Let’s start with a stipulation: We don’t live in a perfect world.
In that perfect world, students would be able to afford higher education without bankrupting themselves or their dreams. They’d be hungry for what their professors teach them. And they’d have no problems getting the tools they need to get that education.
So, in accepting that we don’t have that perfect world, what nonetheless are the tools in which multimedia journalism students should invest as they pursue a multimedia education?
Loads of students want to go into multimedia, but they’re trying to do it with gear their parents bought on the cheap the summer before shipping them off to college. The number of students I see in class who wield entry-level cellphones and $800 HP or Dell laptops bought on sale at Best Buy is staggering. Far from being the creatively wired digital natives that pop culture portrays them to be, many undergraduates and their parents live by the credo that “price sells gear.” (Only once has a father called to ask me what I thought his daughter should have for tech gear in college.)
I know what it’s like. I’ve just had one son graduate from university, and another is in his junior year. But the old adage of “garbage in, garbage out” applies as much in multimedia education as anywhere.
So here’s the fact, folks: If you’re wanting to be a mutlimedia journalist, you need to personally invest in the software and hardware tools of the trade. Only by doing that will you have the mobile tools and the control you’ll need to get stories done at the pace the industry demands.
And here’s the hardware I think you need:
- Apple MacBook Pro laptop computer equipped with at least the iLife suite of software and, better yet, with Final Cut for video editing and Adobe Creative Suite.
- Access to mobile video, either through a Flip video camera or through high-quality smartphone video.
- I guess that means you’d need a smartphone, such as an iPhone too. To show I’m not an Apple slave, any Android phone will meet the test.
- A tablet device, preferably an iPad. Though any tablet device will due.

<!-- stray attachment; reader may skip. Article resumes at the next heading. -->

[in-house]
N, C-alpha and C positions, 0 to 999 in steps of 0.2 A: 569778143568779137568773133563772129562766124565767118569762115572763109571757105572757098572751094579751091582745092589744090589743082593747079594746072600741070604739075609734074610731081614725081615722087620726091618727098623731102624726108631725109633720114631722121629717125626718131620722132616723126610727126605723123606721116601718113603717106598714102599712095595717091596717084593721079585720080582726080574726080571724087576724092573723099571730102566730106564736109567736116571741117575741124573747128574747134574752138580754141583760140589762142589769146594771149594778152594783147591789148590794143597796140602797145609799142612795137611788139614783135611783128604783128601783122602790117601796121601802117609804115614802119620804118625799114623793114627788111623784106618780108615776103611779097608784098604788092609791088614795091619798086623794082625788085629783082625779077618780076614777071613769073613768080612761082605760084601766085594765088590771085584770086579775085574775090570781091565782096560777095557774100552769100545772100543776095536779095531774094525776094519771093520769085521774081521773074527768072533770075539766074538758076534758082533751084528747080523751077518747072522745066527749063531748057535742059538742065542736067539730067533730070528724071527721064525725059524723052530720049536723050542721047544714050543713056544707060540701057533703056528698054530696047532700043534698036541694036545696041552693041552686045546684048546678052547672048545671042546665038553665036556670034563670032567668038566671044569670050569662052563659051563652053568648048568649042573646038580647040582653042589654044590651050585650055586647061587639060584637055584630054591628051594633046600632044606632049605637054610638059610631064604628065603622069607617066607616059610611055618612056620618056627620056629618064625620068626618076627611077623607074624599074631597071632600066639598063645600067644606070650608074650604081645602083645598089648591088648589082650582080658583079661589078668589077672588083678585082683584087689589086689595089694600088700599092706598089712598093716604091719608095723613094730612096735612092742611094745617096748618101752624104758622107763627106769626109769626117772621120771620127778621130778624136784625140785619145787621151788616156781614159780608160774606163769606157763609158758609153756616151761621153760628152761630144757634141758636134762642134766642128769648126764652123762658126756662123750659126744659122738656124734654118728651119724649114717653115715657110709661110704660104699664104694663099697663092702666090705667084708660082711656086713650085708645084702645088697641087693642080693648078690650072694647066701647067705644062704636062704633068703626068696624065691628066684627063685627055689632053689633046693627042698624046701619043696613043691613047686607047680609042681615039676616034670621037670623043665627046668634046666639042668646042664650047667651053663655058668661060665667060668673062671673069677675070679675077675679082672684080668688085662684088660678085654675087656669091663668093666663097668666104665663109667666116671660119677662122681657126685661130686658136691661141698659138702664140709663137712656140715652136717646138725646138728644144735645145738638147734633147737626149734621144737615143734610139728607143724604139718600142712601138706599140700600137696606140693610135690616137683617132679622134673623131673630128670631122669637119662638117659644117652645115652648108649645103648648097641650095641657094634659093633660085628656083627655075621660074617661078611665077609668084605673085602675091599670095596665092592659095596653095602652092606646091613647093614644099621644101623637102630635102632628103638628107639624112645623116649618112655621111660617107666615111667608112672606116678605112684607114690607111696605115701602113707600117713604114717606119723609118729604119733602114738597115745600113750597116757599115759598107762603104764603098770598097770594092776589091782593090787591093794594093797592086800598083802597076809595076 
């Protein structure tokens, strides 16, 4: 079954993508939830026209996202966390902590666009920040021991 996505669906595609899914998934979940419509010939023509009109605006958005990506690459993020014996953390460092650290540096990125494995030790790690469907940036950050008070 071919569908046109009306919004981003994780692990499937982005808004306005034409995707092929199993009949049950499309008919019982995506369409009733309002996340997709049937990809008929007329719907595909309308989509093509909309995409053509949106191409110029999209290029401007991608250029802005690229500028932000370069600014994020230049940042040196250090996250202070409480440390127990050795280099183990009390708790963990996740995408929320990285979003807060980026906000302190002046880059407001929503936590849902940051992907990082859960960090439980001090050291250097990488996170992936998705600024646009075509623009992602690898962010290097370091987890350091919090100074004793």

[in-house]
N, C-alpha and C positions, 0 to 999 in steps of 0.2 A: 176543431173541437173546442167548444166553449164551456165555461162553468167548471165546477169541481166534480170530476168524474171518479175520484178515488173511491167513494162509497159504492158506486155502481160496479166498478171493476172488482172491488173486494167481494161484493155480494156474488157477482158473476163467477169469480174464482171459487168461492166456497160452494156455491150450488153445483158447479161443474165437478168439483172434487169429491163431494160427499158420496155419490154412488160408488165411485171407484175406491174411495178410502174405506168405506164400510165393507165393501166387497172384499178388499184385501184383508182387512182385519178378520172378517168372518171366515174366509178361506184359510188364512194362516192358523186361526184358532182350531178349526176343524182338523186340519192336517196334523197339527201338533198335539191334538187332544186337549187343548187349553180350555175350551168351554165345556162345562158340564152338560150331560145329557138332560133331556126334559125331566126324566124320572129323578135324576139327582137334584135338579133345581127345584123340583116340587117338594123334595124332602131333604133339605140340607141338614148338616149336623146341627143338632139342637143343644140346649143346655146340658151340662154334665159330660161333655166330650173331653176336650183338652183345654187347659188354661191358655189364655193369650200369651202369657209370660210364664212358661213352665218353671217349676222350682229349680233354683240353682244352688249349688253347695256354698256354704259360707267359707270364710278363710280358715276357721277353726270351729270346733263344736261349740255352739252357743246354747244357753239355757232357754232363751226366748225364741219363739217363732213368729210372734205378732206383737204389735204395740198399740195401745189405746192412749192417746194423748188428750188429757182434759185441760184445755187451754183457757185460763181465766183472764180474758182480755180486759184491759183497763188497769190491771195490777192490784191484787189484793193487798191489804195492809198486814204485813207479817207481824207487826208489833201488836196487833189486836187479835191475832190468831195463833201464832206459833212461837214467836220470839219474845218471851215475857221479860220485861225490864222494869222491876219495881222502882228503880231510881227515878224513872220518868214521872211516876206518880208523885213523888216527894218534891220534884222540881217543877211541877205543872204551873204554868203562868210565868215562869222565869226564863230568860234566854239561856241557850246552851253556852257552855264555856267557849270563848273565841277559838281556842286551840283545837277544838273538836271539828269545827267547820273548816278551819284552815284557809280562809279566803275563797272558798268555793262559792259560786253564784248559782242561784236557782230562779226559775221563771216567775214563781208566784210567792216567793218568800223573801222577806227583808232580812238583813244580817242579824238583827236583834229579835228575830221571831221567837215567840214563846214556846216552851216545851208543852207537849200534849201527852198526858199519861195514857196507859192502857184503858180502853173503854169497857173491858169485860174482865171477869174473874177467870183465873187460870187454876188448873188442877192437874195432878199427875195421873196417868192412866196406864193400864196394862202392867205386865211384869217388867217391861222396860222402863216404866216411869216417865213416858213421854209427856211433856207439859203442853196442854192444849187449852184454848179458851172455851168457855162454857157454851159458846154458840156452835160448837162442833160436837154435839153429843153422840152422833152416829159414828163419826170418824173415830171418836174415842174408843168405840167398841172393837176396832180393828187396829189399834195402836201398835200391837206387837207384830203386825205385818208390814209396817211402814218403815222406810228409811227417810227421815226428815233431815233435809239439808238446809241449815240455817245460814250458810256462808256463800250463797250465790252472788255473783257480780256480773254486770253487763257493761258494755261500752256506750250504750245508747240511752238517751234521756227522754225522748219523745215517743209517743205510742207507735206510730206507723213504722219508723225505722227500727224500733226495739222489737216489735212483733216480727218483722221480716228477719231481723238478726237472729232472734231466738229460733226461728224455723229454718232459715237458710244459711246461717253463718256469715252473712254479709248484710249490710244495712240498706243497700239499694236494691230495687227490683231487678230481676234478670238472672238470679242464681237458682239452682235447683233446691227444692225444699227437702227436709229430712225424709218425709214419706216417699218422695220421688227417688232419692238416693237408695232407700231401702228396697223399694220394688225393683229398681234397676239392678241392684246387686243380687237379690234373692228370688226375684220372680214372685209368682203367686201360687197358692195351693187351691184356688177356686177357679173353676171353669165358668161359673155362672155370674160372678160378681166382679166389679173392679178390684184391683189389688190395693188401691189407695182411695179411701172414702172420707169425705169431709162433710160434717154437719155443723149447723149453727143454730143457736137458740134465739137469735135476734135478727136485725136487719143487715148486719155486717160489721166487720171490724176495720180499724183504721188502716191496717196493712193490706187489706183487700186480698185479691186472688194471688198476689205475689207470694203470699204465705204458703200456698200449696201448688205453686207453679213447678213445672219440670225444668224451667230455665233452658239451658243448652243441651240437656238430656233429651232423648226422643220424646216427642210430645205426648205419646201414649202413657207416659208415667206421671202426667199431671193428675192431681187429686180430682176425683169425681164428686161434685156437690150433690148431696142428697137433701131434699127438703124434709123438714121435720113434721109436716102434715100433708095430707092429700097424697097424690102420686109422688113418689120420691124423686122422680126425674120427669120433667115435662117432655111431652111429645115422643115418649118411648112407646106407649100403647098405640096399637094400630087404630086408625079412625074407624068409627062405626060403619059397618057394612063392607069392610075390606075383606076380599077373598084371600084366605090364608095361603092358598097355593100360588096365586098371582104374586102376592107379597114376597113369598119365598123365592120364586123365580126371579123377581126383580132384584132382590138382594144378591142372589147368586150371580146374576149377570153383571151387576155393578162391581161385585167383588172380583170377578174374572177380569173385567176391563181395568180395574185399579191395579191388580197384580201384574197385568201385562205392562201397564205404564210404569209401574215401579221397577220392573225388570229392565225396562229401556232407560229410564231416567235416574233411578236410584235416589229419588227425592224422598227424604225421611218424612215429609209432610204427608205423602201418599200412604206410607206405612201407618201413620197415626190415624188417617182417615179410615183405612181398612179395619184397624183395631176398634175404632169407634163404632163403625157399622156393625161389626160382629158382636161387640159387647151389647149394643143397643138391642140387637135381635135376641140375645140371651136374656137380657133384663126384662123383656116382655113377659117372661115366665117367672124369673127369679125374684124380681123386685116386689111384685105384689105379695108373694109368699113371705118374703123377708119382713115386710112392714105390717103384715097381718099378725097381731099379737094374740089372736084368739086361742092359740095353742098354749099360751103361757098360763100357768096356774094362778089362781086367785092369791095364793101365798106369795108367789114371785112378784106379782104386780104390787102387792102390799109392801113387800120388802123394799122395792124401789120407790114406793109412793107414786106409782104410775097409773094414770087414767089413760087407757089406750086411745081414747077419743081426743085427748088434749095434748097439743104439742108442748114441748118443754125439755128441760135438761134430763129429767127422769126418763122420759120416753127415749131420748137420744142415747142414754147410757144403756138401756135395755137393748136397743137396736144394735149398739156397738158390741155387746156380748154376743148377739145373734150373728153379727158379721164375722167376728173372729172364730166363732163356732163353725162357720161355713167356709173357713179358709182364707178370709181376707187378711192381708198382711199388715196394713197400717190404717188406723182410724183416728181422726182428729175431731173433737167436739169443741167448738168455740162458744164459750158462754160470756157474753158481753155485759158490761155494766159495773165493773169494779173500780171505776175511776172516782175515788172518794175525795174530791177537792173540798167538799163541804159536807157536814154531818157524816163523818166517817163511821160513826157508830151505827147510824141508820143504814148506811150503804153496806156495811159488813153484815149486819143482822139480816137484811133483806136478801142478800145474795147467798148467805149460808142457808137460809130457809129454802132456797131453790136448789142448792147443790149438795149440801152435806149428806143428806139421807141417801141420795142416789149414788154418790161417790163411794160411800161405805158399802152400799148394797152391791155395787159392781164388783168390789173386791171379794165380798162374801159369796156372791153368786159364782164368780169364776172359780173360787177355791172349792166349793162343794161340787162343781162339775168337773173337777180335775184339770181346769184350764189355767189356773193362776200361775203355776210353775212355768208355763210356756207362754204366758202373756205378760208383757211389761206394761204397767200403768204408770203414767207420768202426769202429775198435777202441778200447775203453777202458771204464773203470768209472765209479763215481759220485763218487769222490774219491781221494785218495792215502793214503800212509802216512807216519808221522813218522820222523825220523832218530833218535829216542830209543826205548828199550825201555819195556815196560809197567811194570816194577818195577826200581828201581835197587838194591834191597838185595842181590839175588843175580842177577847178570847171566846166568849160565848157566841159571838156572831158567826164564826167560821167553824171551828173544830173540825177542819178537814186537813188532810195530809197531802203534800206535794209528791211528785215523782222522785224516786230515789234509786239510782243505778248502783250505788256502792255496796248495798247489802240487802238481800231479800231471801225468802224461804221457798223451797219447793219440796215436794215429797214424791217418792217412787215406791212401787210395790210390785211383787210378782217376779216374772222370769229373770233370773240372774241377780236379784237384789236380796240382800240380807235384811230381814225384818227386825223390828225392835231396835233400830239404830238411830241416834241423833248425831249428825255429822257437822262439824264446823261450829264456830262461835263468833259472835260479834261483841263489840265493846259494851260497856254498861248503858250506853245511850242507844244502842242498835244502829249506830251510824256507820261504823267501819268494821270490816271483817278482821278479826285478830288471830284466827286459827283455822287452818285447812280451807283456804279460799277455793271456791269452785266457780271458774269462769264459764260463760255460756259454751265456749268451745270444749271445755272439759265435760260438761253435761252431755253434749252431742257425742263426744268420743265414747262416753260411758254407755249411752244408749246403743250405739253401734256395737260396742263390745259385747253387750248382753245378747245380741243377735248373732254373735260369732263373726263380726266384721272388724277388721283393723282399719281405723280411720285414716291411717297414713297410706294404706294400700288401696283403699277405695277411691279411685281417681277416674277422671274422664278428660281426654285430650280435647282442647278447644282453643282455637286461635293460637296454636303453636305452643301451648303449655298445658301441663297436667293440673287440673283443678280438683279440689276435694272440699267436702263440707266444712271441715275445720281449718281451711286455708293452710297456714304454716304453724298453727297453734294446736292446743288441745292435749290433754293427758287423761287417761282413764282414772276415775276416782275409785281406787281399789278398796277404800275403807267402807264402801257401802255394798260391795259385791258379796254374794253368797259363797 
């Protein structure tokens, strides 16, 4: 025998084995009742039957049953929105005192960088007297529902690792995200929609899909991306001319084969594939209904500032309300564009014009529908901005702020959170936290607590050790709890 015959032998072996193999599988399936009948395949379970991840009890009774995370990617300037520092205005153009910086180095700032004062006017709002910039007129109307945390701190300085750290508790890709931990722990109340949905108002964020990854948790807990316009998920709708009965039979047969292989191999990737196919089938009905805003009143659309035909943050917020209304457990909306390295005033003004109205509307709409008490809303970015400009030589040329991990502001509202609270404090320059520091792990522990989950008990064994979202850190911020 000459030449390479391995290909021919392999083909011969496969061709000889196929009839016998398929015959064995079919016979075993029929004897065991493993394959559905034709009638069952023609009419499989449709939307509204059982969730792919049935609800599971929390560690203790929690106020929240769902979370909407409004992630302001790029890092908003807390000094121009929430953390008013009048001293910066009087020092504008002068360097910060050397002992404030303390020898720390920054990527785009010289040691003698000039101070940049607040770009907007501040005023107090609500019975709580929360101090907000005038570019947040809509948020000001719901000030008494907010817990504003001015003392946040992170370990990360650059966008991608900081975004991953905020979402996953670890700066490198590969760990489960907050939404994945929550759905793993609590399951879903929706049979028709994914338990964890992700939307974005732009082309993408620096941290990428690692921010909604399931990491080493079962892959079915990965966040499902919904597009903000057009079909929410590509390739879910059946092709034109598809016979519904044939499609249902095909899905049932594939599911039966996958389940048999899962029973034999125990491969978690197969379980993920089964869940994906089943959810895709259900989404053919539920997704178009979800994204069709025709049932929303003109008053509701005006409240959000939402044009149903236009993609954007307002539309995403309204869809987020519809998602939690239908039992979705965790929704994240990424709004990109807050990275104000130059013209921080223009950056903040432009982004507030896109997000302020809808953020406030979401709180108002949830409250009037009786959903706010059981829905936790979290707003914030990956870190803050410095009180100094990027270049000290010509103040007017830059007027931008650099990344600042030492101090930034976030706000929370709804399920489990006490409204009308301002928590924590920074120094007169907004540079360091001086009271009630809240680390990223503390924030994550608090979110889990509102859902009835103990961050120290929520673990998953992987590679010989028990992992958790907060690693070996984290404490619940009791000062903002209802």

- Digital SLR photography gear.
- USB digital voice recorder, preferably in mp3 format.
That’s a lot of money, I know (what — $5,000 or so before getting into voice and data plans?). But these are investments, rather than merely expenses, and many students (not all, mind you) will spend at least that much money on spring breaks, multiple study abroads, social involvements, more. It’s a matter of setting priorities.
My senior students understand this.
Kelsey Knutson is a senior at Simpson, editor in chief of The Simpsonian student newspaper, a past intern at the Washington Times and the force behind The Back Story, a great new blog journalistically documenting her mother’s battle with breast cancer.
“I’d get all those things, even as a graduating senior,” Kelsey told me today during a seminar discussion, where she’s the only student with a Mac laptop. “I don’t have a smartphone, but I’m going to get one for social media.”
Sarah Keller, another multimedia student at Simpson who’s developing a blog designed to encourage beginning artists (she’s also an art major), is trying to limp by to graduation on the self-described “crappy” second computer of her college years — an HP Pavilion Entertainment laptop whose screen barely functions — before she gets a MacBookPro on graduation.
Still, Sarah’s not sure how she feels about schools requiring a certain gear list: “I understand it’s kind of necessary for today’s field, but I think I’d still feel rather angry about it.”
Another of our seniors, Peter Kaspari, also knows that he needs the gear, but he’s still hesitant: “If I told my parents that I wanted a Mac, they’d probably kill me,” he said today, adding that his mother and father own a small business that was rocked by the recession of recent years.
Upshot: It’s not easy to stay up to date on the latest gear. But our students need to be trying.